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Therapeutic Yoga Follow-up

I’ve just spent the weekend on a Therapeutic yoga course. The course has introduced me to a clinical approach to yoga exercises, and I spent the weekend practising and teaching therapeutic stretches, breathing exercise, and some mindful meditation techniques.

I decided to go on this course for personal benefit and to be able to share some of the techniques and stretches with my class. Exploring more about yoga has been a real eye-opener for me. Firstly, like many, I’ve seen the images of young, flexible beautiful people, in scenic places, contorted into very difficult and awkward looking postures. You’ve all likely seen the perfectly timed photographs, where the sun is setting behind the sea, and the model looks in a state of unobtainable tranquillity. Well, I will never be that person! But in reality, there are some great stretches which can benefit the body in terms of strengthening, stretching, breathing and mobilisation.

I really feel there is a benefit to adopting some of the relaxation and breathing techniques. I am a very “on the go” type person; normally if I have a bit of time I will fill it with something, and find myself rushing from one thing to the other. I often end up not enjoying those things, because stress levels have built up because I have taken on too much! I’ve realised that I can’t do everything. It takes time, effort, and energy to be a mother, to do my day job, and to run a business. I love these things, but in order to give my best, I also need to take time out for myself, to give me balance insight, and a sense of calm for periods of my day. Mindfulness and meditation is such a great way to take time out, let the mind settle, and just be present in that moment.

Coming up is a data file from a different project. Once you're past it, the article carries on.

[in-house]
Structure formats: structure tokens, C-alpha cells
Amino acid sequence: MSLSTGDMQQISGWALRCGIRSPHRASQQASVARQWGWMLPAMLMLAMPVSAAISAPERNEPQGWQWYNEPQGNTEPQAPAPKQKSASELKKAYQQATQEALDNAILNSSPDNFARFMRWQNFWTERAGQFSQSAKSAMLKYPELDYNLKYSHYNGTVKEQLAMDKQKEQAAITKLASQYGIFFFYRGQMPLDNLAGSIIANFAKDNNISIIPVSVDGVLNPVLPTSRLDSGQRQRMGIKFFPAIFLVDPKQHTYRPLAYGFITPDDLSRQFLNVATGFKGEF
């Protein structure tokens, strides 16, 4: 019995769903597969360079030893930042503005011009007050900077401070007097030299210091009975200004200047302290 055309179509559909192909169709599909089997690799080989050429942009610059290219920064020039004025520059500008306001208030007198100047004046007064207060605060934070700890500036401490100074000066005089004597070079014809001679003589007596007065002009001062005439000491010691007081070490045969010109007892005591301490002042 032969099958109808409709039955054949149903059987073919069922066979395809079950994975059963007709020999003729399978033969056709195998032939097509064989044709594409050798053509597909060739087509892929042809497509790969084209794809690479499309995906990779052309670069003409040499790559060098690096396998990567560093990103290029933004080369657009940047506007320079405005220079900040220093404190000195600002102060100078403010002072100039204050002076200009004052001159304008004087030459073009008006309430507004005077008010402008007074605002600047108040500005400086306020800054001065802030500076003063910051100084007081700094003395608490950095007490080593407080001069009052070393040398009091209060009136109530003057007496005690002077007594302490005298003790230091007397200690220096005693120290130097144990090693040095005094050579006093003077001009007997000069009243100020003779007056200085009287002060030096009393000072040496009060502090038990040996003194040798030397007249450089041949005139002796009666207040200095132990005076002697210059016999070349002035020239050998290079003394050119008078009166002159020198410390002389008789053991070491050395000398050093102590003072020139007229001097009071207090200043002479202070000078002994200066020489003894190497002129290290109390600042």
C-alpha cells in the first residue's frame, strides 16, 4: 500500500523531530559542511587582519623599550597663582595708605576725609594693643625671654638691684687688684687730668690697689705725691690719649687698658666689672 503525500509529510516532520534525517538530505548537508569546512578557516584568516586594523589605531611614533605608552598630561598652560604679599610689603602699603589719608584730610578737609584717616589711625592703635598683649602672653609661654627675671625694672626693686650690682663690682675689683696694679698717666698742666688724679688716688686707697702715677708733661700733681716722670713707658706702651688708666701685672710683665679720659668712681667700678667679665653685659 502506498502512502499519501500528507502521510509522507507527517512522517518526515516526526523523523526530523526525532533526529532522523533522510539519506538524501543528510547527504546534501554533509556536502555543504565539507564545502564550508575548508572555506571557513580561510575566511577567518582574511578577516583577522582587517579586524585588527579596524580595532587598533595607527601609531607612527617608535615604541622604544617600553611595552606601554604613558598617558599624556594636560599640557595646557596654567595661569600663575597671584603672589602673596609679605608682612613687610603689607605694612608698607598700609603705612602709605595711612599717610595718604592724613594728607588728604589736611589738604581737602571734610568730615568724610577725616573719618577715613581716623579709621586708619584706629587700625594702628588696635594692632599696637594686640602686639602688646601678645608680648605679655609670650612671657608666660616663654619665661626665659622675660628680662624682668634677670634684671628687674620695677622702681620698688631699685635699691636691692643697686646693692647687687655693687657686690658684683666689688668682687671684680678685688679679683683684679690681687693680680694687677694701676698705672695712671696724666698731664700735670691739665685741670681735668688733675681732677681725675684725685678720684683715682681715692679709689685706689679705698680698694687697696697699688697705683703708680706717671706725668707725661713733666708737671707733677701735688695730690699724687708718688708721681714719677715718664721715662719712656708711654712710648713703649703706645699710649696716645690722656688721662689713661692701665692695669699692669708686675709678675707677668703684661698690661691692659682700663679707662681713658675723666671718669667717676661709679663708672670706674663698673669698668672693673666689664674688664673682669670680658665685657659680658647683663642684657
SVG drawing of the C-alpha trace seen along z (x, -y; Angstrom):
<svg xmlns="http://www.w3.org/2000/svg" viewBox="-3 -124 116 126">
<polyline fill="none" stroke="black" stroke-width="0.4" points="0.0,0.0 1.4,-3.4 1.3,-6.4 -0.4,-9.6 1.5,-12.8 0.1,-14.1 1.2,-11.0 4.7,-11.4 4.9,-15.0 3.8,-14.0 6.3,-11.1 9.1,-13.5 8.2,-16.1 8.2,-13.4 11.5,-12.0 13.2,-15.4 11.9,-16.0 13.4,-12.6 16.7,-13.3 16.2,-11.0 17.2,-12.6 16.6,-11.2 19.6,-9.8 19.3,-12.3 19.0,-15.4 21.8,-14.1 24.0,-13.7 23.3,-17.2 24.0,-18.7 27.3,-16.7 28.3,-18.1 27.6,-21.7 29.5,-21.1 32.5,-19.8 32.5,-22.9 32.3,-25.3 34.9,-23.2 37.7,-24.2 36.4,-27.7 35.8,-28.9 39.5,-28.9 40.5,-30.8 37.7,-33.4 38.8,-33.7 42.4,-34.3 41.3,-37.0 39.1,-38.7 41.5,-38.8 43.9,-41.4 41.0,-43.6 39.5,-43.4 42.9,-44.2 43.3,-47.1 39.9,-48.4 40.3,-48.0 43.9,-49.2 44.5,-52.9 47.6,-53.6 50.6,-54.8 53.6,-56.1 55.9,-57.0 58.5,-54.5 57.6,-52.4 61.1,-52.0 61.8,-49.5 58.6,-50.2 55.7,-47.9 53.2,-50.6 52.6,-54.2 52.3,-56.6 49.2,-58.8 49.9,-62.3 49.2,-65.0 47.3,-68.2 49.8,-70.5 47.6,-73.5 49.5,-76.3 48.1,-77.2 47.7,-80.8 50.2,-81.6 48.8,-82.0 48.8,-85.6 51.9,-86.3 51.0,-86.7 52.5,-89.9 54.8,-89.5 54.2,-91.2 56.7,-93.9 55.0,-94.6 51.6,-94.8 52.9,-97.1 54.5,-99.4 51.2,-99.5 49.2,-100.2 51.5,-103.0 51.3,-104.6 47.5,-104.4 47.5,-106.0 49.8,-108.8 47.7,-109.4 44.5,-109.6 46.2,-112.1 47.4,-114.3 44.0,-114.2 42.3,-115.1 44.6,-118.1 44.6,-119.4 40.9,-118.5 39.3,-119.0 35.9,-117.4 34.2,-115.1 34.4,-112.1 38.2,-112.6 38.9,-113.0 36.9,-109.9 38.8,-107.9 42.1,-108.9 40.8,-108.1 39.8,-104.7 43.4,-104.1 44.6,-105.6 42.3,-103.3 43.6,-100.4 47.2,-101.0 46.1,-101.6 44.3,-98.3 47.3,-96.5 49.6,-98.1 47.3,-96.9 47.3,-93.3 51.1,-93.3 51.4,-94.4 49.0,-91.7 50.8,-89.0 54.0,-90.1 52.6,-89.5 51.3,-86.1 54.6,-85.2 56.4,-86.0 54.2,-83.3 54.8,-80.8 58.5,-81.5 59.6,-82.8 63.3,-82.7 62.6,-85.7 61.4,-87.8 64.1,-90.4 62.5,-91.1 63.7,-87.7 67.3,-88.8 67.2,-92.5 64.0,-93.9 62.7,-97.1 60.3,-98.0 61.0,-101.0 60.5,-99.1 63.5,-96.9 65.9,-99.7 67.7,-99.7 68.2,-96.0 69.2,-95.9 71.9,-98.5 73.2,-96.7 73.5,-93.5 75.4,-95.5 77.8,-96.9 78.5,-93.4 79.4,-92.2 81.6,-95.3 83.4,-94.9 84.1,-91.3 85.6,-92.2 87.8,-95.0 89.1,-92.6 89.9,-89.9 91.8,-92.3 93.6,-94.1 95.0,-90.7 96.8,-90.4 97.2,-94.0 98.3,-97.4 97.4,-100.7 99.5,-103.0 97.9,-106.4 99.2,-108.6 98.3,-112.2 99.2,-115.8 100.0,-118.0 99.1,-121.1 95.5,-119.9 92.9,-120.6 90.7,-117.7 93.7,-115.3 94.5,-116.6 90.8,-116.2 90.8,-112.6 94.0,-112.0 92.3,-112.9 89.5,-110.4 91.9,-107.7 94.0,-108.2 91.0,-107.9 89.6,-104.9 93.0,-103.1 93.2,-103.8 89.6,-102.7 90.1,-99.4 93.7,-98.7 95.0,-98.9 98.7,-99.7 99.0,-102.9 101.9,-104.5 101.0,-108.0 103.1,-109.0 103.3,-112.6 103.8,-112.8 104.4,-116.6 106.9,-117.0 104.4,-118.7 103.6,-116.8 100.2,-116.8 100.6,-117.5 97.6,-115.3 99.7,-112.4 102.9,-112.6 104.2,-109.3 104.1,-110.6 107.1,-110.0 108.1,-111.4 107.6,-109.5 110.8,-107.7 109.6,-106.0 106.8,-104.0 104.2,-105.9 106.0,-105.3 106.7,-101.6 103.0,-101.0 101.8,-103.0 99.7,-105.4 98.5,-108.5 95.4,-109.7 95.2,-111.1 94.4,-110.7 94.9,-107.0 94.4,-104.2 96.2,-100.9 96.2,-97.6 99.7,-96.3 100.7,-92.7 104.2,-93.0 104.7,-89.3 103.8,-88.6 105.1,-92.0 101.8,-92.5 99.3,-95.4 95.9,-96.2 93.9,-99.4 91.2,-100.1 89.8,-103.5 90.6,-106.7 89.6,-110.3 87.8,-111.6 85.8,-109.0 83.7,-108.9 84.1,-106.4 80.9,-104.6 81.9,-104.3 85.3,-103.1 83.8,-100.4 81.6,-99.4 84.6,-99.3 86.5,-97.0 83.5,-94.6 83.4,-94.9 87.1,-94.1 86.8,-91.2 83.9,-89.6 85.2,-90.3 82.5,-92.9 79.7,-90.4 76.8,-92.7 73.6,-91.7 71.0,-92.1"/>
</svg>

It amuses me that human beings were once scratching around in forests, channelling their efforts into basic human needs such as hunting for food, building shelters, and perhaps socialising and raising offspring. Modern life, with all of its technological advances, has left us racing around, planning ahead, multi-tasking, and often living on auto-pilot, and many of us are absorbed in social media. It’s a real sensory overload, and our brains are often overwhelmed.

The body benefits from movement, the mind from being still

We’re certainly getting better at understanding the benefits of exercise, and the importance of our physical well being. But with mental health problems on the rise, isn’t it time we started to think more about helping our minds? Isn’t it time we started “being instead of doing”, and being content with what we already have, all around us, at that moment? If this is something that appeals to you, you might be interested in exploring mindfulness. And for those of you that like evidence-based research, the good news is mindfulness does have evidence to support it! On a final note, for those who say “I’d like to do it but haven’t got time”, I’d challenge that. You have, but you may need to change your way of thinking a little and make that time a priority. This is what I have done. And incidentally, studies have shown that practising mindfulness can make us more productive, so it’s a win-win!